11.3.4 The four surface case

In the case of suspended luminaires, the situation is more complex. To start with, there are three

parallel planes to consider, the working plane, the luminaire plane and the ceiling. Again equation

11.3 may be used to calculate the form factors for ceiling and working plane FF(C,F) and

FF(F,C); luminaire plane and ceiling FF(L,C) and FF(C,L); and fi nally, the working plane and

the luminaire plane FF(L,F) and FF(F,L). The values of T and U used are given Table 11.4.

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Table 11.4 Values of T and U

Form factor calculated T U

FF(C,F) and FF(F,C) RI × 1.625 × 3/4 RI × 2.6 × 3/4

FF(F,L) and FF(L,F) RI × 1.625 RI × 2.6

FF(L,C) and FF(C,L) RI × 1.625 × 3 RI × 2.6 × 3

The other form factors are derived in a similar way to that used in the three surface case. The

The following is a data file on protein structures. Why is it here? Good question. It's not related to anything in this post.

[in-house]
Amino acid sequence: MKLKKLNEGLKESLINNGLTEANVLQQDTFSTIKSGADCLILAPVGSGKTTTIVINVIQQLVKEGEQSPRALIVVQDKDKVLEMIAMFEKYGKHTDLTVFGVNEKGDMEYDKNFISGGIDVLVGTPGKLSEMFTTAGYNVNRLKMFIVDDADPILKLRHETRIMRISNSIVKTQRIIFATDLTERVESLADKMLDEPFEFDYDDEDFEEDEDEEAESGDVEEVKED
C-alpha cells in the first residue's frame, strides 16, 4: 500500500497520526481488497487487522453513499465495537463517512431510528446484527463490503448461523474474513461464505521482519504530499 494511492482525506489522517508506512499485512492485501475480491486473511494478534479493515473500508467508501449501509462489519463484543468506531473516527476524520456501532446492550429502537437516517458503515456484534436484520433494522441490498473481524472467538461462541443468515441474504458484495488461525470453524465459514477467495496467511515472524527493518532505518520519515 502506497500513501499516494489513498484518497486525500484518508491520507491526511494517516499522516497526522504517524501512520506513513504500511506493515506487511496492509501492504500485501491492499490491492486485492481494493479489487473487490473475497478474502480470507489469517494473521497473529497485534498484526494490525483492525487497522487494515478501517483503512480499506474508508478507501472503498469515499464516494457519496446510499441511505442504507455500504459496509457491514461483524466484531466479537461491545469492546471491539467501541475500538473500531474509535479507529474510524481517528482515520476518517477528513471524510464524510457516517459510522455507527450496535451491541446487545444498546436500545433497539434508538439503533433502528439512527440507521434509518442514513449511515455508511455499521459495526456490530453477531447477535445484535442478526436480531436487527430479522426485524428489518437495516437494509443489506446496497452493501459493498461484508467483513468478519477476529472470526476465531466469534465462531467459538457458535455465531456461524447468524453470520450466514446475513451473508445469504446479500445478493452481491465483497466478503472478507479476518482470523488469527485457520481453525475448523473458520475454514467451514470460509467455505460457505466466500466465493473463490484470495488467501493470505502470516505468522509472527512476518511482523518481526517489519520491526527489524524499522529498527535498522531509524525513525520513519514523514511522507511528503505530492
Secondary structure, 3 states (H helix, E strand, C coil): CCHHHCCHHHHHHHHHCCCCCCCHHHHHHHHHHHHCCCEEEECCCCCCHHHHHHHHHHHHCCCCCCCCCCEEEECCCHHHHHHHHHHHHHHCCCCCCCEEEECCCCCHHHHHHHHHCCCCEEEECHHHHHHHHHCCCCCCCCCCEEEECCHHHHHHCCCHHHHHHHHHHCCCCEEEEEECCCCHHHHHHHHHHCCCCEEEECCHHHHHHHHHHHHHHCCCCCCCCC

factor for the ceiling to the frieze is given by

FF C S FF C L( , ) 1 ( , )= - (11.12)

The form factor for the frieze to the ceiling may be calculated by using the following equation:

FF S C FF C S

Area C

Area S

( , ) ( , )

( )

( )

= (11.13)

Given that the relationship between the area of the frieze and ceiling is a function of room index,

the above equation may be rewritten as:

FF S C FF C S

RI

( , ) ( , )=

3

2

(11.14)

The form factor for the ceiling to the walls is given by:

FF C W FF C L FF C F( , ) ( , ) ( , )= - (11.15)

The reverse form factor for the walls to the ceiling is given by

FF W C FF C W

Area C

Area W

( , ) ( , )

( )

( )

= (11.16)

The above equation may be rewritten in terms of the room index as follows

FF W C FF C W

RI

( , ) ( , )=

2

(11.17)

The frieze to frieze form factor is that fraction of the fl ux from the frieze that does not go to the

ceiling or the luminaire plane. Its calculation is simplifi ed by the fact that the form factors from

the frieze to the luminaire plane and the ceiling are the same

FF S S FF S C( , ) ( , )= -1 2 (11.18)